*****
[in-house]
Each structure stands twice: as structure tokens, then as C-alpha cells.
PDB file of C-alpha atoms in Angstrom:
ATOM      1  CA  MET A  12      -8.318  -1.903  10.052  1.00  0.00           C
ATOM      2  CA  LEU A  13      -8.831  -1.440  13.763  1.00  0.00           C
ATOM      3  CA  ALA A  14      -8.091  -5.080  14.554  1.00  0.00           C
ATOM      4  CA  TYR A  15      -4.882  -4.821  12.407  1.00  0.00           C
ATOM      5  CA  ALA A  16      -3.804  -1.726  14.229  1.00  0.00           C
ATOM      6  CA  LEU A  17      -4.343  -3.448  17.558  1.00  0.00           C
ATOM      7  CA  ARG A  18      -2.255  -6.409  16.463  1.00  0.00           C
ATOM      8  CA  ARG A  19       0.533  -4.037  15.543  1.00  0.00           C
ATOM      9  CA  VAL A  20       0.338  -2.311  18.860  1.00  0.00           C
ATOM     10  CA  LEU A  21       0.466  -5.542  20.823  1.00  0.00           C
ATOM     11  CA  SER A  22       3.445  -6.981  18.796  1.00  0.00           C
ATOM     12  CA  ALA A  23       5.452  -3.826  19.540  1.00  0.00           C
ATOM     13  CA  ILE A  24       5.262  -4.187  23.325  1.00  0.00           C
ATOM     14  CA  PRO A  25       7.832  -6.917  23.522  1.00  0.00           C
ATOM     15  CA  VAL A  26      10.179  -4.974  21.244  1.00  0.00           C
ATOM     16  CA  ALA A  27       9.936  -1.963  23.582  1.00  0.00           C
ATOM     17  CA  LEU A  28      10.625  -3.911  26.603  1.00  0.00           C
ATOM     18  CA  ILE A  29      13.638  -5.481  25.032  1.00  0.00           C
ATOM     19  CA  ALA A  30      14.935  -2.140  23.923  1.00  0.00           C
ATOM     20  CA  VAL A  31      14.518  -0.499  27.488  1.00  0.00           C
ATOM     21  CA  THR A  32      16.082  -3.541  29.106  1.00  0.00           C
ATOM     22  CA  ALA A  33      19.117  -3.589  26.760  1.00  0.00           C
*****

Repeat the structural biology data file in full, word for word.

[in-house]
Each structure stands twice: as structure tokens, then as C-alpha cells.
PDB file of C-alpha atoms in Angstrom:
ATOM      1  CA  MET A  12      -8.318  -1.903  10.052  1.00  0.00           C
ATOM      2  CA  LEU A  13      -8.831  -1.440  13.763  1.00  0.00           C
ATOM      3  CA  ALA A  14      -8.091  -5.080  14.554  1.00  0.00           C
ATOM      4  CA  TYR A  15      -4.882  -4.821  12.407  1.00  0.00           C
ATOM      5  CA  ALA A  16      -3.804  -1.726  14.229  1.00  0.00           C
ATOM      6  CA  LEU A  17      -4.343  -3.448  17.558  1.00  0.00           C
ATOM      7  CA  ARG A  18      -2.255  -6.409  16.463  1.00  0.00           C
ATOM      8  CA  ARG A  19       0.533  -4.037  15.543  1.00  0.00           C
ATOM      9  CA  VAL A  20       0.338  -2.311  18.860  1.00  0.00           C
ATOM     10  CA  LEU A  21       0.466  -5.542  20.823  1.00  0.00           C
ATOM     11  CA  SER A  22       3.445  -6.981  18.796  1.00  0.00           C
ATOM     12  CA  ALA A  23       5.452  -3.826  19.540  1.00  0.00           C
ATOM     13  CA  ILE A  24       5.262  -4.187  23.325  1.00  0.00           C
ATOM     14  CA  PRO A  25       7.832  -6.917  23.522  1.00  0.00           C
ATOM     15  CA  VAL A  26      10.179  -4.974  21.244  1.00  0.00           C
ATOM     16  CA  ALA A  27       9.936  -1.963  23.582  1.00  0.00           C
ATOM     17  CA  LEU A  28      10.625  -3.911  26.603  1.00  0.00           C
ATOM     18  CA  ILE A  29      13.638  -5.481  25.032  1.00  0.00           C
ATOM     19  CA  ALA A  30      14.935  -2.140  23.923  1.00  0.00           C
ATOM     20  CA  VAL A  31      14.518  -0.499  27.488  1.00  0.00           C
ATOM     21  CA  THR A  32      16.082  -3.541  29.106  1.00  0.00           C
ATOM     22  CA  ALA A  33      19.117  -3.589  26.760  1.00  0.00           C